When Gillard emerged as an Opposition politician to be taken seriously, the Coalition began digging dirt on her and tried to portray her as a dangerous radical. The evidence it produced for this characterisation was Gillard’s past as an organiser with the ‘far left’ Socialist Forum in Melbourne. Gillard played down her history with the Forum, suggesting that she had been little more than its glorified typist. As Kent shows, her role was far more substantial, but the Socialist Forum was hardly a nest of hot-headed revolutionaries. It was formed in an attempt to forge a broader consensus amongst the fractured left of Victorian politics – and (shock, horror) some ex-communists were involved – but Gillard was seen as a moderate or even conservative figure within these circles. Even in her youth, as an organiser with the Australian Union of Students, she was no firebrand. My memory of student politics at Adelaide University (which I attended soon after Gillard’s election as AUS vice-president) was that the Labor Club was considered by many student activists to be ‘right-wing’.
In this sense, Gillard’s membership of the left faction within the Victorian ALP is more organisational than ideological. If anything, she emerges from Kent’s book as a Blairite Third-Wayer, influenced by Latham’s idea of a ‘ladder of opportunity’. Keen to promote social inclusion, but wary of how deadening the hand of government welfare can be in implementing social policy, Gillard supports approaches that combine state and non-state actors in service delivery, encourage competition and individual initiative, yet maintain a safety net for those who fall.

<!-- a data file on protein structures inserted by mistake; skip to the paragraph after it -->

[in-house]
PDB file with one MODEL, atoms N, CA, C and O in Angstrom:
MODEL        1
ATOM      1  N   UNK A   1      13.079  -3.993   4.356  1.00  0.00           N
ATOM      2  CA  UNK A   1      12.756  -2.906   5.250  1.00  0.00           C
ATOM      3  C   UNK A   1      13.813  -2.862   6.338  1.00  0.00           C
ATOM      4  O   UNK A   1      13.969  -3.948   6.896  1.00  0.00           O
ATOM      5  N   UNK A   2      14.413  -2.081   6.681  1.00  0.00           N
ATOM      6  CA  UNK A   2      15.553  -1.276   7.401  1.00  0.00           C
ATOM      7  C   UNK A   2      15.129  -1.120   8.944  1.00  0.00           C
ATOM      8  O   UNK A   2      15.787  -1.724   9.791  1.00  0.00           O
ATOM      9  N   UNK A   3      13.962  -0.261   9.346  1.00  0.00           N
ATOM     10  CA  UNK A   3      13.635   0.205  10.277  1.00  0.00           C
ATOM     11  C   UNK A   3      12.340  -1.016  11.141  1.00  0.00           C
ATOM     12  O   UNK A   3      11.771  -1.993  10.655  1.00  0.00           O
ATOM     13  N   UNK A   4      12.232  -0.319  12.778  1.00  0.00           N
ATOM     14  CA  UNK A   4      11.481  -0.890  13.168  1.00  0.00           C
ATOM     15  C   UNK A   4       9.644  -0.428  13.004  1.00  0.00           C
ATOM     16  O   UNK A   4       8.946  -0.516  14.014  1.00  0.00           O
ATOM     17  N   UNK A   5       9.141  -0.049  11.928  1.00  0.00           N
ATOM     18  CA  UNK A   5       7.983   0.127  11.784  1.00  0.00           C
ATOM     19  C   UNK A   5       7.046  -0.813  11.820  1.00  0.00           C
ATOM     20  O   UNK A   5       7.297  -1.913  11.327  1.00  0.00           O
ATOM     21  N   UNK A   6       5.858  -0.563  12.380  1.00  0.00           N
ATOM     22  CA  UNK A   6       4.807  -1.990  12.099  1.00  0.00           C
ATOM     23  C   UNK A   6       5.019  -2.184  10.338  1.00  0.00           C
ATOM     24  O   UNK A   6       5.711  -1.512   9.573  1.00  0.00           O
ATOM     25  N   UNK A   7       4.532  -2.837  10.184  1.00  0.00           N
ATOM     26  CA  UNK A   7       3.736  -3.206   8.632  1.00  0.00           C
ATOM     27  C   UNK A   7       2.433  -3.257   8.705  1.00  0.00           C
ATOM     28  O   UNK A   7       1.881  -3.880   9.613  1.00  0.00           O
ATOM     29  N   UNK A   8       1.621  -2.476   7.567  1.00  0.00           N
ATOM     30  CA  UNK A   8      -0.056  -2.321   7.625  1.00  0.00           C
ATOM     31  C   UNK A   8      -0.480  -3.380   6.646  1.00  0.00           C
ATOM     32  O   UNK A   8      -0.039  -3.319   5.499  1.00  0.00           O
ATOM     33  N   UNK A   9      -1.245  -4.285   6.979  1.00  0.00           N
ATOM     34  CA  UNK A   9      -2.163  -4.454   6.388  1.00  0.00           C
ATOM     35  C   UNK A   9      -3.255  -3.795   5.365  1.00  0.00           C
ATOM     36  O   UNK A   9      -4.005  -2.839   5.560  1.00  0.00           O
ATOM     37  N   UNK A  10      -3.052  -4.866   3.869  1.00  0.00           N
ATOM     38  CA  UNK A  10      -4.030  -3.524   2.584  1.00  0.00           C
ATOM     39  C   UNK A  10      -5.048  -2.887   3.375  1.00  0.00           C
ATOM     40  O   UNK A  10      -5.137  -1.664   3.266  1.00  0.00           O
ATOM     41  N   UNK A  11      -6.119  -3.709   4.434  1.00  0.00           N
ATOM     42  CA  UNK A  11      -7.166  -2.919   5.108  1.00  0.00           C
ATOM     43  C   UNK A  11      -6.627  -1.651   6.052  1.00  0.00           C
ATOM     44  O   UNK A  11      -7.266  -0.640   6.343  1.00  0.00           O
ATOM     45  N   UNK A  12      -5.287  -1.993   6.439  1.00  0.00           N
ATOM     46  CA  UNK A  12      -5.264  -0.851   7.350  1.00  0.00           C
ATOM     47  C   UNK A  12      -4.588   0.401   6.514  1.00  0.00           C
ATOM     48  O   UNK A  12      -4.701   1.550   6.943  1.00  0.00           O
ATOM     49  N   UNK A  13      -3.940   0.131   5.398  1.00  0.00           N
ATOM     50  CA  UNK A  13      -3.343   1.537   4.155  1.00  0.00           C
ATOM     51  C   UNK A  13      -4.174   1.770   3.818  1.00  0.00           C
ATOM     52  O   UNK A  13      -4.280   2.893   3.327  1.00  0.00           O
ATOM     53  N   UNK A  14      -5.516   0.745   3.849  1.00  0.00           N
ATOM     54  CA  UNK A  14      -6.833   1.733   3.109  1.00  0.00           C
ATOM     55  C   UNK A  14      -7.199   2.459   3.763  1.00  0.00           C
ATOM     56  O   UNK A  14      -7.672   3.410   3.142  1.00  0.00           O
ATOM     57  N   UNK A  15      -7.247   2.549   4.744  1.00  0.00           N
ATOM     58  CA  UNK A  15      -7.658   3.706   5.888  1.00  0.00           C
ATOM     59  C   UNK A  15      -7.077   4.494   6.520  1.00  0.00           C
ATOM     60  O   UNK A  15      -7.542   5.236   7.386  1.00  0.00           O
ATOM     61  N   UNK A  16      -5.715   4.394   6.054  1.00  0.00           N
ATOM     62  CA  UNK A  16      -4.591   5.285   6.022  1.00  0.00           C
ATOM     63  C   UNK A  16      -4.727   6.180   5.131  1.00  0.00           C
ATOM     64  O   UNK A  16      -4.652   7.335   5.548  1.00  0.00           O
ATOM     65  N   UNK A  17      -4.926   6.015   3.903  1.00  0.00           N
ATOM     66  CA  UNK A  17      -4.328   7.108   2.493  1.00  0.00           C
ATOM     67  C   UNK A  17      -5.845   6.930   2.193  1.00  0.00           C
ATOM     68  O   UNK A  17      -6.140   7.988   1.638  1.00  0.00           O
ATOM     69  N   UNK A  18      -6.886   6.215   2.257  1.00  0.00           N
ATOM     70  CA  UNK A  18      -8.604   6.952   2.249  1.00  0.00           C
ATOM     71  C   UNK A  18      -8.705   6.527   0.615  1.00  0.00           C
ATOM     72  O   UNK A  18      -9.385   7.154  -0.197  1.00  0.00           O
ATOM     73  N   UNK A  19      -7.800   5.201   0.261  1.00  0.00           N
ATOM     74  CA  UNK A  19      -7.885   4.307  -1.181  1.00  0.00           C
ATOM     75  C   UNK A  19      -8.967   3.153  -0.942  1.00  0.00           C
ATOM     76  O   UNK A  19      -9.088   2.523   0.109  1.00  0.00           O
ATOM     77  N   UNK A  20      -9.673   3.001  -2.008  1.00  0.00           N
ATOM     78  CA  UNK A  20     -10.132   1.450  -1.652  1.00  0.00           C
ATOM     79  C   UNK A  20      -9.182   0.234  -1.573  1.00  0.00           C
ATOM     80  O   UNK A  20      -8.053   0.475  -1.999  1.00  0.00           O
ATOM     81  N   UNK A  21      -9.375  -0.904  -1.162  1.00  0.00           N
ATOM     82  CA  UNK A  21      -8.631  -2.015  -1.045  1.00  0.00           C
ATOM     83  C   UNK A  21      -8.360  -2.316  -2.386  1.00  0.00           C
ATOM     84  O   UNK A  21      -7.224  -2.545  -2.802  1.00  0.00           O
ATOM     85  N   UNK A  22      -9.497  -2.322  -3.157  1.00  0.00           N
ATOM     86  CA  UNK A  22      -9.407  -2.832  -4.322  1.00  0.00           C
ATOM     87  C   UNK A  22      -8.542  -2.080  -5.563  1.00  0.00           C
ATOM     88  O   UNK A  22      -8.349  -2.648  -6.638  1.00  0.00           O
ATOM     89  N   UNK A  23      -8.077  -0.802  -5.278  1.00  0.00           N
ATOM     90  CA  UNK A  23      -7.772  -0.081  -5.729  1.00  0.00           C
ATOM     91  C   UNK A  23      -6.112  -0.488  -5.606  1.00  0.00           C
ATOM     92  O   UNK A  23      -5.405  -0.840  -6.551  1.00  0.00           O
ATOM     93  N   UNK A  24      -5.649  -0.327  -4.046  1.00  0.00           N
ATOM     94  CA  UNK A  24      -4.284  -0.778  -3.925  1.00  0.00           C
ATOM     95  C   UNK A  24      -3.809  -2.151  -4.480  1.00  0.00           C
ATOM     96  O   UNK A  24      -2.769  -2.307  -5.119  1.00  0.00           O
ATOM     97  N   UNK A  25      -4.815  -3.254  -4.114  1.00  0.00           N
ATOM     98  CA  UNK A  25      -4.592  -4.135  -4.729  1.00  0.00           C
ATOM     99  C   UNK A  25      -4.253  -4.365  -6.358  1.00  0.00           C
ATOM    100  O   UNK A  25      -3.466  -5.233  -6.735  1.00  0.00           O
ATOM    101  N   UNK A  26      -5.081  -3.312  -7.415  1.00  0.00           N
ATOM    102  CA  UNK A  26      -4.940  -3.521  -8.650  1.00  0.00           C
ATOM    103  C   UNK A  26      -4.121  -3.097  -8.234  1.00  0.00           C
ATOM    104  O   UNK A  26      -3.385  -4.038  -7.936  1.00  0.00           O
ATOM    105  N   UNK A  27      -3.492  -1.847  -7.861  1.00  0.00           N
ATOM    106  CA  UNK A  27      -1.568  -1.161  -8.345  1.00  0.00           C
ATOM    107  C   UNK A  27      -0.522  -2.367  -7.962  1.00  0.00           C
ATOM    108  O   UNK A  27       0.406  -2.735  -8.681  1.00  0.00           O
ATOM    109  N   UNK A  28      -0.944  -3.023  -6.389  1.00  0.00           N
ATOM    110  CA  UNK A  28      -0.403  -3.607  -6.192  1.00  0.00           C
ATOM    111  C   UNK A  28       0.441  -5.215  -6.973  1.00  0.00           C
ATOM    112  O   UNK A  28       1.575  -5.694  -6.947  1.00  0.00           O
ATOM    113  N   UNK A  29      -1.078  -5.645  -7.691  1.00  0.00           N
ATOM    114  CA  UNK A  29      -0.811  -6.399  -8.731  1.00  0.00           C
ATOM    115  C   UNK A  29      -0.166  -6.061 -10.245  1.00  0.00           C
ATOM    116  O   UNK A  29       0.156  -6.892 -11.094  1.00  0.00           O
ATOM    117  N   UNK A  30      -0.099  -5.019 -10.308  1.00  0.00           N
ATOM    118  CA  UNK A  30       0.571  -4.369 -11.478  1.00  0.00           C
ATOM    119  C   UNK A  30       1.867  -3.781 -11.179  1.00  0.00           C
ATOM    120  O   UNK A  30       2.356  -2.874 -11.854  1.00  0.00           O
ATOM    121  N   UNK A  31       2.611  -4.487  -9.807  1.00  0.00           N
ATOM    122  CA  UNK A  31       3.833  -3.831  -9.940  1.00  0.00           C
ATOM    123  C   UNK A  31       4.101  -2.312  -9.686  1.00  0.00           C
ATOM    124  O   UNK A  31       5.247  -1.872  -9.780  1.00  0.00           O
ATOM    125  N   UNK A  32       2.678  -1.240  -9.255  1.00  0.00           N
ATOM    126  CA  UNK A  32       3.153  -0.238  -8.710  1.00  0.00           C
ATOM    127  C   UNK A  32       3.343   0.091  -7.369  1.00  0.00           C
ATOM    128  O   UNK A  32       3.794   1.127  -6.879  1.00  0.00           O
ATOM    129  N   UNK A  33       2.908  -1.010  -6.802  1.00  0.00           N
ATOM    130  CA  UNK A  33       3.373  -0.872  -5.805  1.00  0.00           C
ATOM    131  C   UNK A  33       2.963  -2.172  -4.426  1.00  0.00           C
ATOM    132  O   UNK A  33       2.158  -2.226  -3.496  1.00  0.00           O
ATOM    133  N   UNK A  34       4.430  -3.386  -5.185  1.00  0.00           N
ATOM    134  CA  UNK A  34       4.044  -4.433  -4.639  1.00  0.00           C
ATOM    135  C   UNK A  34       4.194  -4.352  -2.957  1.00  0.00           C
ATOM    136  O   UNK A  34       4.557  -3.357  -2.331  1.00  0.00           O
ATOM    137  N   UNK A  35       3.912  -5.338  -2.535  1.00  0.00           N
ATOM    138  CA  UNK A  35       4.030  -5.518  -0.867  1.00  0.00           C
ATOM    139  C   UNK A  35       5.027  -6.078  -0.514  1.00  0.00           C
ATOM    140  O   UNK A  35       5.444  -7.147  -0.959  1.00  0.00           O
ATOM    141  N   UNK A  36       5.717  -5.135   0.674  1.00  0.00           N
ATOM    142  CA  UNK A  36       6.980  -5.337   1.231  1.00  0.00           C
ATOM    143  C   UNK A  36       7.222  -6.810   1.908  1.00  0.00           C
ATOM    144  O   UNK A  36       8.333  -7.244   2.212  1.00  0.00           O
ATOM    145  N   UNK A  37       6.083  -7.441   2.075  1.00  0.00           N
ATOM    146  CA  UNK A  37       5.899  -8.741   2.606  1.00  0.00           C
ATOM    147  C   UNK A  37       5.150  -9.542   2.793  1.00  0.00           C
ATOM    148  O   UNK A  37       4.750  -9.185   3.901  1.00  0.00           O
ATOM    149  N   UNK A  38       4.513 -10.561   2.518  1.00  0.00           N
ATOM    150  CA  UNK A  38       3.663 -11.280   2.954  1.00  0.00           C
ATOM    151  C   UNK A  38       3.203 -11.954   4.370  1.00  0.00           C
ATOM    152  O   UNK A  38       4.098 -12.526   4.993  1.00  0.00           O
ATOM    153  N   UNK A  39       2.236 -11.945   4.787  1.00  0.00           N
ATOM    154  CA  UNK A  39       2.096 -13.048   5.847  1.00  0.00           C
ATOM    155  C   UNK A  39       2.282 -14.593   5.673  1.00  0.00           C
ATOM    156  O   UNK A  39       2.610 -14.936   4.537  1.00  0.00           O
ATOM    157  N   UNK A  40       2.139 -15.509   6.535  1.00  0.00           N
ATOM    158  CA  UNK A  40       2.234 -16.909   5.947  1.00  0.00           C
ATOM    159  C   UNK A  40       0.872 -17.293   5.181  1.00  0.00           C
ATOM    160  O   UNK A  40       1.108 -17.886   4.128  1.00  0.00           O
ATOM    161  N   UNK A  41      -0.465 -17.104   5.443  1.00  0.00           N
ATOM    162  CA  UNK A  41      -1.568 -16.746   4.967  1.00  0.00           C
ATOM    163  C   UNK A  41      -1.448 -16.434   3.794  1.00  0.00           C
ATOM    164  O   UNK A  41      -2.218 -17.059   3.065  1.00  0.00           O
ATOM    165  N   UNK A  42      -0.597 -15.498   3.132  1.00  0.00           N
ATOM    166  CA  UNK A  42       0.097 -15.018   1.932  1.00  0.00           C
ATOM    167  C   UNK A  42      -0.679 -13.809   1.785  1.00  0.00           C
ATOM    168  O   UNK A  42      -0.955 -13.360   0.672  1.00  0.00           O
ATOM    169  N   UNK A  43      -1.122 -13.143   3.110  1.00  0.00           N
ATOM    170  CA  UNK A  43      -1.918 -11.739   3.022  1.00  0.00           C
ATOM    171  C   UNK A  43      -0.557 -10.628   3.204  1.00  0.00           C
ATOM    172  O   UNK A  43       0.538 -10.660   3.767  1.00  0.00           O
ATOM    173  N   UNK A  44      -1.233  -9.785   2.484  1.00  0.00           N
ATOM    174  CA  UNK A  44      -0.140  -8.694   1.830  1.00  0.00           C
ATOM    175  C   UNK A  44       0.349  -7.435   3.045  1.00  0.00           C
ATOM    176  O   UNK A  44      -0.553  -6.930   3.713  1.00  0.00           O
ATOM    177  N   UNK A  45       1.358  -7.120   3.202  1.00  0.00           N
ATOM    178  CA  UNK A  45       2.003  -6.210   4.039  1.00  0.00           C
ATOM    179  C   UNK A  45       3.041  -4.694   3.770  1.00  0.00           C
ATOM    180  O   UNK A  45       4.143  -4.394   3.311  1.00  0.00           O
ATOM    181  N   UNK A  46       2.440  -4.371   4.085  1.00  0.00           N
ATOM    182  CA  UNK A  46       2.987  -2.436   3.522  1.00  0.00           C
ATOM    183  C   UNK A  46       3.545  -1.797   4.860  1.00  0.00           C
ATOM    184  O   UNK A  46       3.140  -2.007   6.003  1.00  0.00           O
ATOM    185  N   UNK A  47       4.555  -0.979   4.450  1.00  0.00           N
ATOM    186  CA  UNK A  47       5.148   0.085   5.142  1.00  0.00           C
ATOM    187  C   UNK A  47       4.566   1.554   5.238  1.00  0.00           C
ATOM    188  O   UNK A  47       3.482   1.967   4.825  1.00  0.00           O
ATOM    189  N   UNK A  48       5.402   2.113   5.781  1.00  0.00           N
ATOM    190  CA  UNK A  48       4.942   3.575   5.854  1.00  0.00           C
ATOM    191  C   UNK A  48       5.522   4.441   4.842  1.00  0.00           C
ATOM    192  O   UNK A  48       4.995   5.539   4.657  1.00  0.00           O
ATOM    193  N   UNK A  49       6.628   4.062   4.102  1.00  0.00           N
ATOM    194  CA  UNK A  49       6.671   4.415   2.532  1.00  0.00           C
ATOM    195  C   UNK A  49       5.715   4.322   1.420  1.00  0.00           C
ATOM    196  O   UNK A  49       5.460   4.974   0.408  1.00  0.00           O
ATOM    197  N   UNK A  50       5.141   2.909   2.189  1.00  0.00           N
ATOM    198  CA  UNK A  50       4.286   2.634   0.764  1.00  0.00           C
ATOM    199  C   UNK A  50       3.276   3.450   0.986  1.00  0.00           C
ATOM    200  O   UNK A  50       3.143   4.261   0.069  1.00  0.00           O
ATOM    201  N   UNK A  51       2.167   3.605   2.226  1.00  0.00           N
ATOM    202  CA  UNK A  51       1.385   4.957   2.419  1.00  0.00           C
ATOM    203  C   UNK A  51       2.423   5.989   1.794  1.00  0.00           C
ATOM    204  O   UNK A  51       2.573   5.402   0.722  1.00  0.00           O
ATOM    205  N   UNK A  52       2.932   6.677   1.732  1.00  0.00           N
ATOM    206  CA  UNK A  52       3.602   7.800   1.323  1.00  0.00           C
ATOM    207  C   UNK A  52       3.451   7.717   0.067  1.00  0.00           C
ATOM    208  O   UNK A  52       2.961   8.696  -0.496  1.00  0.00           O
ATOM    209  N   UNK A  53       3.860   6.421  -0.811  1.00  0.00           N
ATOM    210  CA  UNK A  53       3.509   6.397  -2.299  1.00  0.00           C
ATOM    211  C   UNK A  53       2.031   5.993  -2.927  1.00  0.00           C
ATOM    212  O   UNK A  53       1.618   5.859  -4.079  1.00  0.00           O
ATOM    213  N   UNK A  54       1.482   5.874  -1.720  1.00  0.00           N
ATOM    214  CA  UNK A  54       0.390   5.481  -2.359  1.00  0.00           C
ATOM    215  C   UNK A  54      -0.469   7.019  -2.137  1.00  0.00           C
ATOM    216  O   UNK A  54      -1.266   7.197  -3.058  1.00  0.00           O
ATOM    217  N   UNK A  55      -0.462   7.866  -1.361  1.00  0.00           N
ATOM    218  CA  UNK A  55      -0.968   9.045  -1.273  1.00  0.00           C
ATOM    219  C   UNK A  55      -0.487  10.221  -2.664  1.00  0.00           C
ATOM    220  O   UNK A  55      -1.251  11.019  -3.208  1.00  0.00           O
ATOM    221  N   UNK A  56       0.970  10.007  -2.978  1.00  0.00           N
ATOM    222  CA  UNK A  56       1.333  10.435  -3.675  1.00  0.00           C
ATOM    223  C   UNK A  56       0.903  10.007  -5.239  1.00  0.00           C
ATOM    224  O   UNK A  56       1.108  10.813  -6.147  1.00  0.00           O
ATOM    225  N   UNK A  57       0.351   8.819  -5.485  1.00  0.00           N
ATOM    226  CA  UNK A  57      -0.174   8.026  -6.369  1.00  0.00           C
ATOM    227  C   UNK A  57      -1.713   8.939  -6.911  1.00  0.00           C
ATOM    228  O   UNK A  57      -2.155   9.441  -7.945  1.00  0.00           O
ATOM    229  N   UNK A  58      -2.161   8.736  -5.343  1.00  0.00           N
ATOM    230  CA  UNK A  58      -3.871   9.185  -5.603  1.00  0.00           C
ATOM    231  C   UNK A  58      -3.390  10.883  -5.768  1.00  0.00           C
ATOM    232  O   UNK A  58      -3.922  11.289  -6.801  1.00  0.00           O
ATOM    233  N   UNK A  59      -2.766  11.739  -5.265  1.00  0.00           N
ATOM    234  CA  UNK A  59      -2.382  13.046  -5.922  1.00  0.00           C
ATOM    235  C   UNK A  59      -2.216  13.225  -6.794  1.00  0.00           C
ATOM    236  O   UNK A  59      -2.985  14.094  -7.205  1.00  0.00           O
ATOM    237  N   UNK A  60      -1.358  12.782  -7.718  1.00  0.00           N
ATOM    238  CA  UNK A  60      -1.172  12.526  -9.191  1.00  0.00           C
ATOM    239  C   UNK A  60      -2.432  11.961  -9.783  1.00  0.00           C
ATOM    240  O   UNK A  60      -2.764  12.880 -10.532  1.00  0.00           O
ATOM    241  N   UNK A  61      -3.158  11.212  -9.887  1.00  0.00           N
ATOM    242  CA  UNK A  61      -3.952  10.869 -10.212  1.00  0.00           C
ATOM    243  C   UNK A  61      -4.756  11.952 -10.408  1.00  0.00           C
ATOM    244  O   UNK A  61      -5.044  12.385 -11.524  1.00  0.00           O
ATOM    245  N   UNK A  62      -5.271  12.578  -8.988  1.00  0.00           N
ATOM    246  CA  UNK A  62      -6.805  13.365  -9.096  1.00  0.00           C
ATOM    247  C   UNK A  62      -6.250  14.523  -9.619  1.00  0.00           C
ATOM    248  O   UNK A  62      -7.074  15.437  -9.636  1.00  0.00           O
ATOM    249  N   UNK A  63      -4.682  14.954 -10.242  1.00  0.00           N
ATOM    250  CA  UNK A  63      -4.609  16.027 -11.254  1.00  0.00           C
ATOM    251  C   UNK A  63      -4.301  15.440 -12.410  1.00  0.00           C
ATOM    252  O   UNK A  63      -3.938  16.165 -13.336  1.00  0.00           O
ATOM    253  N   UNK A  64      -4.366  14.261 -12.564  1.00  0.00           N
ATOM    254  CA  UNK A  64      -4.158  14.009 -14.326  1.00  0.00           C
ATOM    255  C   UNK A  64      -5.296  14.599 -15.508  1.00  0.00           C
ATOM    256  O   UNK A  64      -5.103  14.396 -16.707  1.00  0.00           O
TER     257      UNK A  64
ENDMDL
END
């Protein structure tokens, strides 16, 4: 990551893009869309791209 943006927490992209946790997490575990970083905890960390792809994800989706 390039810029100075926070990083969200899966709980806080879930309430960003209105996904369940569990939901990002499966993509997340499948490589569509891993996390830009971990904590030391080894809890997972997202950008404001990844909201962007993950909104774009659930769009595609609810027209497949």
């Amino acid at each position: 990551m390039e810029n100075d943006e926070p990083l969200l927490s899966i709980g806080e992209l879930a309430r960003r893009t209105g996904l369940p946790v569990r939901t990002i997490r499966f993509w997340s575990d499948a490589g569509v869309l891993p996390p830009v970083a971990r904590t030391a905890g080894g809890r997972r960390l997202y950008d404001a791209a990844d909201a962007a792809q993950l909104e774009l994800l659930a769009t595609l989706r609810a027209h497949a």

It is too early to judge Gillard’s achievements in office, but so far the results are mixed. She appears to have forged a workable compromise in industrial relations; neither business nor unions are completely happy, but she has eliminated the harsher aspects of WorkChoices while preserving strict legal boundaries to constrain industrial action. The education revolution, on the other hand, appears to have been hijacked by stimulus spending. We are getting a lot of new buildings, but there is limited evidence of serious thinking about what needs to change in Australia’s state school system.
Kent’s chronology of Gillard’s life helps to explain her political success: her lack of bitterness and personal enmity, her intelligence, her charm, her energy, her ability to turn division and disagreement into a workable compromise, her political agility, common touch and well-tuned antenna. Yet this book also raises questions about Gillard. Does she have the depth of ideas to drive policy forward in innovative and constructive ways, or does she just pull together a grab bag of policy initiatives to suit the political moment? Is Gillard motivated by a set of core principles and beliefs, or is she a careerist, looking for the main chance? Any successful political career will combine conviction and ambition: while Kent is a sympathetic biographer who strives to emphasise the former, her narrative of Gillard’s life reveals more evidence of the latter.
The reader is left wondering: who is Julia Gillard and what makes her tick? We are told that she is driven by the injustice of her father’s early life in Wales, when he was forced to abandon school and go to work. We learn that she grew up in a Labor-voting family in the reformist Don Dunstan era in South Australia, and that her first political memory was the sacking of Gough Whitlam. But many Australians have similar experiences and do not embark on a career in politics. Kent gives us a wealth of detail, but the substance of Gillard is still lacking.
The Making of Julia Gillard is published by Viking, PB, $32.95
Peter Mares presents the weekly public policy discussion program The National Interest on ABC Radio National.
This review first appeared in December issue of Australian Book Review